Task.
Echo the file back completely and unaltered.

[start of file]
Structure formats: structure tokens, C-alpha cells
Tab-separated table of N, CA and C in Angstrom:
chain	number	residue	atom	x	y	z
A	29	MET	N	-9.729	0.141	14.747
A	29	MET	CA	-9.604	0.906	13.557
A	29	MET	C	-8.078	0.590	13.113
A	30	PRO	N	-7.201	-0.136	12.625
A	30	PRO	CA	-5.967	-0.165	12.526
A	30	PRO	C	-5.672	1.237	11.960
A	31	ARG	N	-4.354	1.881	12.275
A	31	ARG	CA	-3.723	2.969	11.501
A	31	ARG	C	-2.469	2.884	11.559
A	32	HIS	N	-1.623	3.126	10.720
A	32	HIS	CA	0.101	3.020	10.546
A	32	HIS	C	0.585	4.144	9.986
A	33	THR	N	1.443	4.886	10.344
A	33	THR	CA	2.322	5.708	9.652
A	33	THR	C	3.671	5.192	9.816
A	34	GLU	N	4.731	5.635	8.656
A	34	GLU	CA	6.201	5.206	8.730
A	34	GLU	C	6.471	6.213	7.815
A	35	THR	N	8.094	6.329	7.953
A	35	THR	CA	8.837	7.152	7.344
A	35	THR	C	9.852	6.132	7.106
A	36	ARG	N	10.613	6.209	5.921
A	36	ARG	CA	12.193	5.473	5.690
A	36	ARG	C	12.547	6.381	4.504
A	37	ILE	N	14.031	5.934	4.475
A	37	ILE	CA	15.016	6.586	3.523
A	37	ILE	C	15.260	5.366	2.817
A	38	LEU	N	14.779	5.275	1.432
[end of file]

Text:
Structure formats: structure tokens, C-alpha cells
Tab-separated table of N, CA and C in Angstrom:
chain	number	residue	atom	x	y	z
A	29	MET	N	-9.729	0.141	14.747
A	29	MET	CA	-9.604	0.906	13.557
A	29	MET	C	-8.078	0.590	13.113
A	30	PRO	N	-7.201	-0.136	12.625
A	30	PRO	CA	-5.967	-0.165	12.526
A	30	PRO	C	-5.672	1.237	11.960
A	31	ARG	N	-4.354	1.881	12.275
A	31	ARG	CA	-3.723	2.969	11.501
A	31	ARG	C	-2.469	2.884	11.559
A	32	HIS	N	-1.623	3.126	10.720
A	32	HIS	CA	0.101	3.020	10.546
A	32	HIS	C	0.585	4.144	9.986
A	33	THR	N	1.443	4.886	10.344
A	33	THR	CA	2.322	5.708	9.652
A	33	THR	C	3.671	5.192	9.816
A	34	GLU	N	4.731	5.635	8.656
A	34	GLU	CA	6.201	5.206	8.730
A	34	GLU	C	6.471	6.213	7.815
A	35	THR	N	8.094	6.329	7.953
A	35	THR	CA	8.837	7.152	7.344
A	35	THR	C	9.852	6.132	7.106
A	36	ARG	N	10.613	6.209	5.921
A	36	ARG	CA	12.193	5.473	5.690
A	36	ARG	C	12.547	6.381	4.504
A	37	ILE	N	14.031	5.934	4.475
A	37	ILE	CA	15.016	6.586	3.523
A	37	ILE	C	15.260	5.366	2.817
A	38	LEU	N	14.779	5.275	1.432